}
else
{
// The input is not a lowercase letter.
Console.WriteLine("The character '" + input + "' is not a lowercase character.");
}``````

# Pushing Further (Optional)

## String Comparison

Comparing strings cannot be done with `>` and `<` operators (we can use `==`, however). To compare them, we have to use the CompareOrdinal method of the String class.

It works as follows:

``````if (String.CompareOrdinal("A", "a") > 0)
{
Console.Write("\"A\" is greater than \"a\".");
}
else
{
Console.Write("\"A\" is less than \"a\".");
}``````

Note that `CompareOrdinal` returns an integer, that we then compare with 0.

• If the value returned is 0, then the strings are the same,
• If the value returned is less than 0, then the first string is less than the second one,
• If the value returned is greater than 0, then the first string is greater than the second one.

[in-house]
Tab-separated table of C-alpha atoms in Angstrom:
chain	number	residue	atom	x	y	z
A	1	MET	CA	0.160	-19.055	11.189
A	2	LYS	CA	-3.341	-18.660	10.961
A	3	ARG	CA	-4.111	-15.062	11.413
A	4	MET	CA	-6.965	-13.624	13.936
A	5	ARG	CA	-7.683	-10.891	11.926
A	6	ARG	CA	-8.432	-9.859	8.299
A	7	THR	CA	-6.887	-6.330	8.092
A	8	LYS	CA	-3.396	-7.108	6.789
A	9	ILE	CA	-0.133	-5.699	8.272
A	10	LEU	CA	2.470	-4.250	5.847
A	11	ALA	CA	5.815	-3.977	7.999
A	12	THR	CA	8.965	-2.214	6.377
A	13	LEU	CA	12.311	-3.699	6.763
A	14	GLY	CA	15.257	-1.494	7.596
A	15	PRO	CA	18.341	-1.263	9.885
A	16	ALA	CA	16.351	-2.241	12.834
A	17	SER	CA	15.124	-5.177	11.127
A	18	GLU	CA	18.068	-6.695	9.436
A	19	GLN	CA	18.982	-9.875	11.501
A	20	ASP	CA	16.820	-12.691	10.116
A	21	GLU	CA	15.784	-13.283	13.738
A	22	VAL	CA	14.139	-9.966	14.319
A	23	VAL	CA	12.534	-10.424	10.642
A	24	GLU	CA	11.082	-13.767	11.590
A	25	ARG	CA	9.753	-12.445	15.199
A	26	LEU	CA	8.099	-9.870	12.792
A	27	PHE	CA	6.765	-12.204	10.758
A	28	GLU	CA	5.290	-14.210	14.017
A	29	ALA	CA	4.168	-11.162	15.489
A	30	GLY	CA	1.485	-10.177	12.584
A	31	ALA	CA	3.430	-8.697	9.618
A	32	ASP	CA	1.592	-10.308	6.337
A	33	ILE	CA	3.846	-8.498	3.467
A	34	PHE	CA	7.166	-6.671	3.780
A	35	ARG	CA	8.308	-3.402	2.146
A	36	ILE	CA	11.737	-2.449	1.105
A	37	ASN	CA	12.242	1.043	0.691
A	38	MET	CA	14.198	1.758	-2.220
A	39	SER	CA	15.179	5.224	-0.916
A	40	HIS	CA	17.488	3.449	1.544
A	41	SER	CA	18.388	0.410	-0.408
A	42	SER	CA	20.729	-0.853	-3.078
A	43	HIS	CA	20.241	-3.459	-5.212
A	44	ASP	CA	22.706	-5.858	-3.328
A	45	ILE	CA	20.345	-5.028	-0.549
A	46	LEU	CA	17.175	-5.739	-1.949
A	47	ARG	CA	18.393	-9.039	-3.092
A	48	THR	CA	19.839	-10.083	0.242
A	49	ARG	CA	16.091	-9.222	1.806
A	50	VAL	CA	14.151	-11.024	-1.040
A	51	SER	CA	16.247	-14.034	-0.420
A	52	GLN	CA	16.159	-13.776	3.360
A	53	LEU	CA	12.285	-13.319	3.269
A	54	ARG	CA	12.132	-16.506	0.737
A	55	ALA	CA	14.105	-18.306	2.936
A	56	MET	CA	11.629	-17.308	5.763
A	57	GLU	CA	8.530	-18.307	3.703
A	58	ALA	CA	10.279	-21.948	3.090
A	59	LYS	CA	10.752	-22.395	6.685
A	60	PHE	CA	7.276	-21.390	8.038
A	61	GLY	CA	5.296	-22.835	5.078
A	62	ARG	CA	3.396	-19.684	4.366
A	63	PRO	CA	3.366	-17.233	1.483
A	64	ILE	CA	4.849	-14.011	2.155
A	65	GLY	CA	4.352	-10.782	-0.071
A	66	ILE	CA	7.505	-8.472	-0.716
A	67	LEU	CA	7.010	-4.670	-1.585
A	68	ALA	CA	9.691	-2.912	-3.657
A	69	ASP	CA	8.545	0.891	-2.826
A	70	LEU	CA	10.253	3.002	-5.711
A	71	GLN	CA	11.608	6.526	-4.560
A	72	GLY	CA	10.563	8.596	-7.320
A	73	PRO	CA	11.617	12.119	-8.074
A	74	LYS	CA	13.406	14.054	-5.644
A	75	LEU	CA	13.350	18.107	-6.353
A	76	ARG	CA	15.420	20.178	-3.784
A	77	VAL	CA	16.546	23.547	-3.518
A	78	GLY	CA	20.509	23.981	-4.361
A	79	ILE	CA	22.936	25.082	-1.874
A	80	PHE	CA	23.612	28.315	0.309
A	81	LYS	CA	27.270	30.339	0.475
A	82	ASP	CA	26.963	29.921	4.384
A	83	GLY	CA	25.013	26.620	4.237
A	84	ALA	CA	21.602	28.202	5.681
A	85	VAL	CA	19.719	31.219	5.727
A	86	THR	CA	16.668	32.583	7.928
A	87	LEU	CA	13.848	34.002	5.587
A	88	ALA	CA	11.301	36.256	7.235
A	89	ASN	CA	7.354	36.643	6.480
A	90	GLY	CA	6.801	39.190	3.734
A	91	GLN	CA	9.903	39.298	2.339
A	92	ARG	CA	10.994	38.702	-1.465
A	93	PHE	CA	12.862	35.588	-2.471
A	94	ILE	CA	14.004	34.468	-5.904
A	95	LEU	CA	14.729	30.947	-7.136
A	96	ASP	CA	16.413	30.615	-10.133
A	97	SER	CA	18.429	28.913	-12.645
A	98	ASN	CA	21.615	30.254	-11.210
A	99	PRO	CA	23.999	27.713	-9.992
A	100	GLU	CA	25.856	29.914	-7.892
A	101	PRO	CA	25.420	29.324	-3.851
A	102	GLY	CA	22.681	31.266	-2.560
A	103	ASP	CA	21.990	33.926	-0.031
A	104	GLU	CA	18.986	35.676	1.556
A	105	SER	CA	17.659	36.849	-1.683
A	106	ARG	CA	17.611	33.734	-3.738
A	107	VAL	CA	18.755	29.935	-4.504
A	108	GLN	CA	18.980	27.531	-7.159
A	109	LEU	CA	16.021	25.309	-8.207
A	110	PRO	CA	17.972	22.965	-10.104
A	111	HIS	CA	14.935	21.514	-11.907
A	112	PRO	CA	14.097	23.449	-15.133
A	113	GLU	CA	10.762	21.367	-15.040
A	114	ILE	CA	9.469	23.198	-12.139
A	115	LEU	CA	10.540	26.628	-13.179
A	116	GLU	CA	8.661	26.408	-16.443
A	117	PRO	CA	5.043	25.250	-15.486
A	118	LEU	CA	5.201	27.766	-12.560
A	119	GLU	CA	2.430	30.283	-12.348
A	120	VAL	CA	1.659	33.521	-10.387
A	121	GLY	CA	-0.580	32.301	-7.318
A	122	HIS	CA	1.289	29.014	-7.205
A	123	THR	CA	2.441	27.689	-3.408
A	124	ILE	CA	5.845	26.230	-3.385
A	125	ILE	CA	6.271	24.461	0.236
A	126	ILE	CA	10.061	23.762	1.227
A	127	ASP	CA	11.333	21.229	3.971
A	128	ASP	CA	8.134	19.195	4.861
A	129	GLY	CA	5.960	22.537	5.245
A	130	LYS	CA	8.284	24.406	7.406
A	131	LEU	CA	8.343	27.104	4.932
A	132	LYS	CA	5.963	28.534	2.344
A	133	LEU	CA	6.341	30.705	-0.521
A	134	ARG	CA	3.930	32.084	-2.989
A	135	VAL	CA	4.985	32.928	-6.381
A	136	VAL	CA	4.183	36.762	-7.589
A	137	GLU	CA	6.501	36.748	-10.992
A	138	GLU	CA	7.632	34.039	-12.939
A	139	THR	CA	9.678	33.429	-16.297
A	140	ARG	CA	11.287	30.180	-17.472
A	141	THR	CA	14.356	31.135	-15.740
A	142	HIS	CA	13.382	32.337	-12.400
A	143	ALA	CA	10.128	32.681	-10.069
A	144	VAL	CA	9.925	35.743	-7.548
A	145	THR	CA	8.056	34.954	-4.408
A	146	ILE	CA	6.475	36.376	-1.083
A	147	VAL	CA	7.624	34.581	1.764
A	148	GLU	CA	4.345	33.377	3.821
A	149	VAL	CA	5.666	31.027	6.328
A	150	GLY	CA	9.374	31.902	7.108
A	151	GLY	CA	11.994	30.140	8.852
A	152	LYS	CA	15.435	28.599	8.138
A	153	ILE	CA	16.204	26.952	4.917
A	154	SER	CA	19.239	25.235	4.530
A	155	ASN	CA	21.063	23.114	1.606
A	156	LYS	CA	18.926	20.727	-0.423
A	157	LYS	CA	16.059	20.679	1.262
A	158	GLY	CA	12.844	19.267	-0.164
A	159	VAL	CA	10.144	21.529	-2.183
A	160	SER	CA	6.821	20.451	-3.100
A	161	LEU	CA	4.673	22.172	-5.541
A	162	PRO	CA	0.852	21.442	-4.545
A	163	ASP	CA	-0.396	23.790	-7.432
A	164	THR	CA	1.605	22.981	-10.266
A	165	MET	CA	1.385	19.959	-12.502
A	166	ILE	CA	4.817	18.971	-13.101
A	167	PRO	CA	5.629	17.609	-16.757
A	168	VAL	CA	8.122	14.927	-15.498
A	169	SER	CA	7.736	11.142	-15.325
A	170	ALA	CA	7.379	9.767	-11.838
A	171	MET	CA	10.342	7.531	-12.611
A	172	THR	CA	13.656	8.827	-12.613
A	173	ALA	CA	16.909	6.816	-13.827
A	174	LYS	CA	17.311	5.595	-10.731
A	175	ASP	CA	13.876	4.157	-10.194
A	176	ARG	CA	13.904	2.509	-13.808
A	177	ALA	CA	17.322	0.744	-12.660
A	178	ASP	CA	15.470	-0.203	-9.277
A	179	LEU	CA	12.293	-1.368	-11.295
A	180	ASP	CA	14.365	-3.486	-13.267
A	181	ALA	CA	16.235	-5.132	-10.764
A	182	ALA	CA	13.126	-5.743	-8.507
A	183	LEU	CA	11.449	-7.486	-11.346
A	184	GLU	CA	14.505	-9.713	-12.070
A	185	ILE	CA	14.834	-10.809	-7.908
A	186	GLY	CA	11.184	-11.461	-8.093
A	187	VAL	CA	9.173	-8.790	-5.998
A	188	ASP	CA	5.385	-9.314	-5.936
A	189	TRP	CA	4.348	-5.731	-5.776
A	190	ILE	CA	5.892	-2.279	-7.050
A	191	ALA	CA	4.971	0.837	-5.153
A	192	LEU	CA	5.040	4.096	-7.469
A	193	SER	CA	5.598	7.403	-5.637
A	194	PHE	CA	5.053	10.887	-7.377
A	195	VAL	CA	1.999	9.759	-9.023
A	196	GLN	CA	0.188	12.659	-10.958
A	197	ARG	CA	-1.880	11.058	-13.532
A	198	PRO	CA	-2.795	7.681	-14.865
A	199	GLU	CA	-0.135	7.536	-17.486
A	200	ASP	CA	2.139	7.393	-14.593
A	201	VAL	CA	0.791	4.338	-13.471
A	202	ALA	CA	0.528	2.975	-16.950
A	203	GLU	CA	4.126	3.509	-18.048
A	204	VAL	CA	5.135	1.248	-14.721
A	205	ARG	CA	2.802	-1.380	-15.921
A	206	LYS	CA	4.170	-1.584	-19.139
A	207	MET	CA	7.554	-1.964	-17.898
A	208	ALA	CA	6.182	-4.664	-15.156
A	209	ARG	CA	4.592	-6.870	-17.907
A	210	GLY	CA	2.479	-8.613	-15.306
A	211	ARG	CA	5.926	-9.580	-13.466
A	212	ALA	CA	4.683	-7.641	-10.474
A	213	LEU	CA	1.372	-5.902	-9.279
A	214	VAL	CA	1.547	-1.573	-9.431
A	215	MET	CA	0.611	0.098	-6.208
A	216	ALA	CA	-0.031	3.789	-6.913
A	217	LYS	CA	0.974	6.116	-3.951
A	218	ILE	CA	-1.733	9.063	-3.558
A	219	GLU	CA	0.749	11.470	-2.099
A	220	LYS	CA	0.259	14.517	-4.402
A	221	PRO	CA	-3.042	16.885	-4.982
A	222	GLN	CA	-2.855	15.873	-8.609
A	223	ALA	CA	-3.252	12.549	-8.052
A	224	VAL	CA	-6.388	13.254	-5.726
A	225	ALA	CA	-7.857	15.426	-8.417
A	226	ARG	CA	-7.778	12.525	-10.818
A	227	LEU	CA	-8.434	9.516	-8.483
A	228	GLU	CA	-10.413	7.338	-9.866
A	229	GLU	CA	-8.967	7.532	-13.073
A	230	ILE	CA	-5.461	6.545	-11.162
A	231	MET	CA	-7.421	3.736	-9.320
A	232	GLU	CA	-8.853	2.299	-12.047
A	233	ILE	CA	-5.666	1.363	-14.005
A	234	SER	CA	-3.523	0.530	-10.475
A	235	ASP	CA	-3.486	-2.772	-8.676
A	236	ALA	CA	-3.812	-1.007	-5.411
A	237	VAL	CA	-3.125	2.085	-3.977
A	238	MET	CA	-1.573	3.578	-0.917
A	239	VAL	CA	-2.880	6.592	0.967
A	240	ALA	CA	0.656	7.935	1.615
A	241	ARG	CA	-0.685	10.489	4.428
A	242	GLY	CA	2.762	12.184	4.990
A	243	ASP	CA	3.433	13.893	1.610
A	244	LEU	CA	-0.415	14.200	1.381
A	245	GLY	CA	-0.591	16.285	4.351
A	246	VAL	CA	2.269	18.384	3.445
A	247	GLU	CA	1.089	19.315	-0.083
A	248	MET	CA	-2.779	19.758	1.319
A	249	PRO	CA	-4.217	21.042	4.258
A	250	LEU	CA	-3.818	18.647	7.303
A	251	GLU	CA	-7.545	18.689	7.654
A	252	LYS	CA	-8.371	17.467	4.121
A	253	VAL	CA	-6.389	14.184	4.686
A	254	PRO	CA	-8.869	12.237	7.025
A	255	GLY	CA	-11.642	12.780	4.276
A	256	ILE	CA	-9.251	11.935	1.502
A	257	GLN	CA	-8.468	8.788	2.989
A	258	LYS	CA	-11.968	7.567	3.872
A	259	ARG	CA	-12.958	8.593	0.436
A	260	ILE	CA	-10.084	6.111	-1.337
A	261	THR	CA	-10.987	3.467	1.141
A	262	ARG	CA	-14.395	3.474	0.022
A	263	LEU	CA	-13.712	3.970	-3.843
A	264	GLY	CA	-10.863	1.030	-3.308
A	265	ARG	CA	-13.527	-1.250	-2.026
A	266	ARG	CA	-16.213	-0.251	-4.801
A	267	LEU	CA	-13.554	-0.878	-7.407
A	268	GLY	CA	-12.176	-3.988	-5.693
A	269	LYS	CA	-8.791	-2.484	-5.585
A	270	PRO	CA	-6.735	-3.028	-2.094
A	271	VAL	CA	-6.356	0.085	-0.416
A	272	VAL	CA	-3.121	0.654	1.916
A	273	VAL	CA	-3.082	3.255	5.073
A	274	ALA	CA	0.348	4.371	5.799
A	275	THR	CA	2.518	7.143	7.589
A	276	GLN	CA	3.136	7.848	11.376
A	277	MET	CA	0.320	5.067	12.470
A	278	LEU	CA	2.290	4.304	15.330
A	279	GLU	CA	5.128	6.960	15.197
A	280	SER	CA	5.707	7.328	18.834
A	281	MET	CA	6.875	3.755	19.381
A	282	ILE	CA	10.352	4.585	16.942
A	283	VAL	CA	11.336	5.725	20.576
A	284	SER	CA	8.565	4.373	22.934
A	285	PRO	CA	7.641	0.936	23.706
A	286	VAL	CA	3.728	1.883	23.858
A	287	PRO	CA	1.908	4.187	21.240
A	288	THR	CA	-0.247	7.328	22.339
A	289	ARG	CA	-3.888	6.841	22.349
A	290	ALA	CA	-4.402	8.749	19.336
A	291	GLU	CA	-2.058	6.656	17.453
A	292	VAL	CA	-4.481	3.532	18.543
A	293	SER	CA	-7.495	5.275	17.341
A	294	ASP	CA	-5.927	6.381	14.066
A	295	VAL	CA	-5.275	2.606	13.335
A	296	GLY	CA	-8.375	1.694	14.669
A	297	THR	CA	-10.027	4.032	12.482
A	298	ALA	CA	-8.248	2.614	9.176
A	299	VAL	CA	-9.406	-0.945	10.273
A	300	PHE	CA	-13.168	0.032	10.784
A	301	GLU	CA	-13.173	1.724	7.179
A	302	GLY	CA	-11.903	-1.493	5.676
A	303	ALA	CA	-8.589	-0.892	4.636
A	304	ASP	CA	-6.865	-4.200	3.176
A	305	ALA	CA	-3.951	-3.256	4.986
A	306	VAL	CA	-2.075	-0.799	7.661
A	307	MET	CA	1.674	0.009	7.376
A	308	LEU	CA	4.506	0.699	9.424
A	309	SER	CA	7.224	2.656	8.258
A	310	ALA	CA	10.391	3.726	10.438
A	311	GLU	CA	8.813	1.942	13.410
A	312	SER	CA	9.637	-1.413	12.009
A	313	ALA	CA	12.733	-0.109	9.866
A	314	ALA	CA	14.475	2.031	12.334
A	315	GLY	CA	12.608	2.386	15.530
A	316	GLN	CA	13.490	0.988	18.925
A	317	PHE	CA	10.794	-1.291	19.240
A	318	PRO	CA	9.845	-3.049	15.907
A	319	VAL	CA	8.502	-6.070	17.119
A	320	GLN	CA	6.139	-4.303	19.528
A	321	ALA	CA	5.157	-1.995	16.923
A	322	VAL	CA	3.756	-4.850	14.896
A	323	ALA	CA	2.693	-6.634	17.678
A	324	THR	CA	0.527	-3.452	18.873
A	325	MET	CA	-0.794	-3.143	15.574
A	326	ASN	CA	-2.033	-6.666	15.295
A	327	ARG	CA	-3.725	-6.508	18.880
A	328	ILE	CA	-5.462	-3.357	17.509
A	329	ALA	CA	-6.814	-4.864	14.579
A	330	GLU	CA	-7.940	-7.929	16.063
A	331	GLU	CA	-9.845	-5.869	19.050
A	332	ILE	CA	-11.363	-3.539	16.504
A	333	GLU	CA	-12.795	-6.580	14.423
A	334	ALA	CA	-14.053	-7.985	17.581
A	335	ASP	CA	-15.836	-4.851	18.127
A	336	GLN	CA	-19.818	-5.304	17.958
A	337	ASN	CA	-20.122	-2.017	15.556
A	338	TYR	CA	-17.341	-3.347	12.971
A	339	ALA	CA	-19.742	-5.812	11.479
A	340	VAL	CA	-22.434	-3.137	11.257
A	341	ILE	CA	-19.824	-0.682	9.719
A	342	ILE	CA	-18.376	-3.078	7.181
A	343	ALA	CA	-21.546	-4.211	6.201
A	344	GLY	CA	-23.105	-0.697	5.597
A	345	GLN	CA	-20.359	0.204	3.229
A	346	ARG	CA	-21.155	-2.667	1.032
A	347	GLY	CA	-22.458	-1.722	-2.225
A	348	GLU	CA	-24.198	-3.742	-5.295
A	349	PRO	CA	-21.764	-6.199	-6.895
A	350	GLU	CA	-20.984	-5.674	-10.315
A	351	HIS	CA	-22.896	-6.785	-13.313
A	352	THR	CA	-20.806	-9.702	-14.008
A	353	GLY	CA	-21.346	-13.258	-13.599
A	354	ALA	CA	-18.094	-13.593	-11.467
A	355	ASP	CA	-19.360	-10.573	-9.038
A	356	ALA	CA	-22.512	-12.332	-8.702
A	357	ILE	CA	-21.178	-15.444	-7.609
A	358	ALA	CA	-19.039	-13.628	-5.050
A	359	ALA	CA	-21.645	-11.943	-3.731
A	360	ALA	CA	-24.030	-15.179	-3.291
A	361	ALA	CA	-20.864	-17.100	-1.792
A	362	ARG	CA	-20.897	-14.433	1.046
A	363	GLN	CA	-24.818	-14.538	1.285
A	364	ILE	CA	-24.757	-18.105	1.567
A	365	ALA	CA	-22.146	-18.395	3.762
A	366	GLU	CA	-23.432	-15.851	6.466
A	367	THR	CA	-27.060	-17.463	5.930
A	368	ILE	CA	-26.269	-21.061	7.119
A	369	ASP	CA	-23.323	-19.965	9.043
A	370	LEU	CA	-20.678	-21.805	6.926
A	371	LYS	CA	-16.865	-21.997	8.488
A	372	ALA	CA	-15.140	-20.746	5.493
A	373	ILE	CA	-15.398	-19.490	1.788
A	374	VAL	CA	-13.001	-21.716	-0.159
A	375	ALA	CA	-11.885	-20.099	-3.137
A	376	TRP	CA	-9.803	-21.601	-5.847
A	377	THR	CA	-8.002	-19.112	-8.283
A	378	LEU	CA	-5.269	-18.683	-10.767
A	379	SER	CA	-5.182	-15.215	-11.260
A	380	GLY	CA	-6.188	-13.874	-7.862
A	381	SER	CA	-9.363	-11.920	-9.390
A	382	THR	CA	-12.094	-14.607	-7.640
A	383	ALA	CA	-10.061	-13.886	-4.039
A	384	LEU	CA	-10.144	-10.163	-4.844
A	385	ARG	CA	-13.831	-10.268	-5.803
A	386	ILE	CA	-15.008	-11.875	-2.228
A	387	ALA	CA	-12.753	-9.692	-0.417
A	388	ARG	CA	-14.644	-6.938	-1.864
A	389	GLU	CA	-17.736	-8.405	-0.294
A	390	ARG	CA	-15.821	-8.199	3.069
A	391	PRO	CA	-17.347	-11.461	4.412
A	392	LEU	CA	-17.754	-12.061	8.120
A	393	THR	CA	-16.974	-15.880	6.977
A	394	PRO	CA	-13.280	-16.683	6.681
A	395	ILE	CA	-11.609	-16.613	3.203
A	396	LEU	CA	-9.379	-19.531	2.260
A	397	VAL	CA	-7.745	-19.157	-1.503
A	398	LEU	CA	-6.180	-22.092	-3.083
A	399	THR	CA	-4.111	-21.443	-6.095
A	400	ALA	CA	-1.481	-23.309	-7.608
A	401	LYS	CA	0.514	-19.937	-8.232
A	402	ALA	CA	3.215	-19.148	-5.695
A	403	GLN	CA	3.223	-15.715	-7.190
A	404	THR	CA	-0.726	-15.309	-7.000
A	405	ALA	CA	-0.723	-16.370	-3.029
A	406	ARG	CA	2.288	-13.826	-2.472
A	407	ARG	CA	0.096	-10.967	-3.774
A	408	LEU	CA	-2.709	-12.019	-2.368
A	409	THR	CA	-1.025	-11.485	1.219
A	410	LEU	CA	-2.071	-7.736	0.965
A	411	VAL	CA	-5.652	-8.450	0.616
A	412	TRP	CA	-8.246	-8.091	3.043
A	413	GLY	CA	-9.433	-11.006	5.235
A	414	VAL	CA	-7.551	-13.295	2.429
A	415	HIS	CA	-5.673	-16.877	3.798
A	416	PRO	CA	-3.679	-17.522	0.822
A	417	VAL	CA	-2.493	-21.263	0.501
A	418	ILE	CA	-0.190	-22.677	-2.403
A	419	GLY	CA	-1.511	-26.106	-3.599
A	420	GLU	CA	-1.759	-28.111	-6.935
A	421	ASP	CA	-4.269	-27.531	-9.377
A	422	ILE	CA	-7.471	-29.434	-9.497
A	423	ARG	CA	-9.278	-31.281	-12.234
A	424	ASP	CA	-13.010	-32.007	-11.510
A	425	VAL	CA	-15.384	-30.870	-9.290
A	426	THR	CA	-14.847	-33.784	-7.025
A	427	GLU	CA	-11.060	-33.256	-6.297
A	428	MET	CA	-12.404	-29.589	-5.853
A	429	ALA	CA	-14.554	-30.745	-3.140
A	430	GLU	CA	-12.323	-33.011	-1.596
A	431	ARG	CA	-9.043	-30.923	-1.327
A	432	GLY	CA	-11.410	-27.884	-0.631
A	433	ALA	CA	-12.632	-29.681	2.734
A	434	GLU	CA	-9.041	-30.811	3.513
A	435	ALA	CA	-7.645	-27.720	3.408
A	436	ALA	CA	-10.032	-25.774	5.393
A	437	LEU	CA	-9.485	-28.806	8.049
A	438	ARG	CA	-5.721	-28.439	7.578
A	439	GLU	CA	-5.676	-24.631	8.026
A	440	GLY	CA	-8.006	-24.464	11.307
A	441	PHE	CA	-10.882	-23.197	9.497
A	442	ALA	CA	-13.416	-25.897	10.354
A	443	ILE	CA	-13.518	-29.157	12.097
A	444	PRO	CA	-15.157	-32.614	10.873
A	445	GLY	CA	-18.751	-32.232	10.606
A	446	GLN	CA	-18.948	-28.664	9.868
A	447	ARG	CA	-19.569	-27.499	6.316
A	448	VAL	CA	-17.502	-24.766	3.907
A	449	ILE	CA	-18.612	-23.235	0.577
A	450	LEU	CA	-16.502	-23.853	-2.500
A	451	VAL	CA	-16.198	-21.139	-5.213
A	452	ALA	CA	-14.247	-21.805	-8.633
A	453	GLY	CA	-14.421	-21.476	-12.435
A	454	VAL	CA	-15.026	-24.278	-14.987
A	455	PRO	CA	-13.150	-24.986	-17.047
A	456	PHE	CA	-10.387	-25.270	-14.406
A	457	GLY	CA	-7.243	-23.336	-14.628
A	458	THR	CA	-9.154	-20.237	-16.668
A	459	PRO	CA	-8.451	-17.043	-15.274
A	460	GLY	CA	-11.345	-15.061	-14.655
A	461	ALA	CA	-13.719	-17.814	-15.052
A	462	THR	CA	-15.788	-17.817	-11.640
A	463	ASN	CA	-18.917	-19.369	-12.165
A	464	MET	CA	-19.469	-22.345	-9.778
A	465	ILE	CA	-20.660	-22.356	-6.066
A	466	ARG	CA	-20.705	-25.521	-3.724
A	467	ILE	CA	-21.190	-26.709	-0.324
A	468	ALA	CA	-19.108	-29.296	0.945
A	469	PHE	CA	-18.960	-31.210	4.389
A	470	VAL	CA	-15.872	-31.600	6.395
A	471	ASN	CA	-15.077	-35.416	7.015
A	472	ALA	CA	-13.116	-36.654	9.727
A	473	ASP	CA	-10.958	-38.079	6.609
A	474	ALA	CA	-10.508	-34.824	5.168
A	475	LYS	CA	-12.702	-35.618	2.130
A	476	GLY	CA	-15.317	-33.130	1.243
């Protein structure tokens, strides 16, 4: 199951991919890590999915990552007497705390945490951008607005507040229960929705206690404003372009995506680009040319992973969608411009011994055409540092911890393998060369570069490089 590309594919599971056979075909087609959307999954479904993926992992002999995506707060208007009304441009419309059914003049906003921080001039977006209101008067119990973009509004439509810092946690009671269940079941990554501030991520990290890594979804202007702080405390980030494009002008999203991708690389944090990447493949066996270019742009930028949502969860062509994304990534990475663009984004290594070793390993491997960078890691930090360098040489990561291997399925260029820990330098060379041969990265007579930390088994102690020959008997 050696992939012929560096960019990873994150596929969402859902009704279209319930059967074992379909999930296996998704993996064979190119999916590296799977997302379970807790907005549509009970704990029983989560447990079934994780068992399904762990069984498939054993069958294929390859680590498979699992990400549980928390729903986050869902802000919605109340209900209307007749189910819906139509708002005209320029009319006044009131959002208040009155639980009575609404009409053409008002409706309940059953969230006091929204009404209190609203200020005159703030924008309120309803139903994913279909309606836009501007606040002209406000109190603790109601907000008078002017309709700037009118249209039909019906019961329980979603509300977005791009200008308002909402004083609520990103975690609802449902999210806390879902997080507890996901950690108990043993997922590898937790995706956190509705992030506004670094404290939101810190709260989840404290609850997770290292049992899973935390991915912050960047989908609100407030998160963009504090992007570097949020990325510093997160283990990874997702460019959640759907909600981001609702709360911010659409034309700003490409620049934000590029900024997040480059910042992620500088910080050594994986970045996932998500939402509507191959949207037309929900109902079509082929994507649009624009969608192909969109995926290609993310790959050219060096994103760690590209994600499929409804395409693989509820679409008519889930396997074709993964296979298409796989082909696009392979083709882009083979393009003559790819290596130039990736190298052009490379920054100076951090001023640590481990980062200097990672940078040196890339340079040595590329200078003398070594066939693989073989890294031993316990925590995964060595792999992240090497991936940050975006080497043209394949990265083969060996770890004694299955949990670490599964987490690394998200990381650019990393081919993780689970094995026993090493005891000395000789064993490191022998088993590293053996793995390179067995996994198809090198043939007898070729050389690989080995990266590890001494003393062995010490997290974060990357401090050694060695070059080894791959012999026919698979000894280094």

In the previous example, we tested a string made of only one character, but we can compare arbitrarily complex strings:

``````if (String.CompareOrdinal("Augusta", "August") > 0) {
Console.Write("\"Augusta\" is greater than \"August\".");
} else {
Console.Write("\"Augusta\" is less than \"August\".");
}``````

To conclude with this topic, note that the integer returned actually has a precise value.

Examine the following code to understand it.

``````if (String.CompareOrdinal("A", "a") == ((int)'A' - (int)'a'))
Console.WriteLine("Ok, I get it now");

if (String.CompareOrdinal("Ab", "az") == (((int)'A' + (int)'b') - ((int)'a' + (int)'z')))
Console.WriteLine("Yes, I really do.");

else if (String.CompareOrdinal("Ab", "az") == ((int)'A' - (int)'a'))
Console.WriteLine("Or do I?");

if (String.CompareOrdinal("ABCDEf", "ABCDEF") == (int)'f' - (int)'F')
Console.WriteLine("Ok, now I'm good.");``````

Do you understand how the returning value is computed for these strings?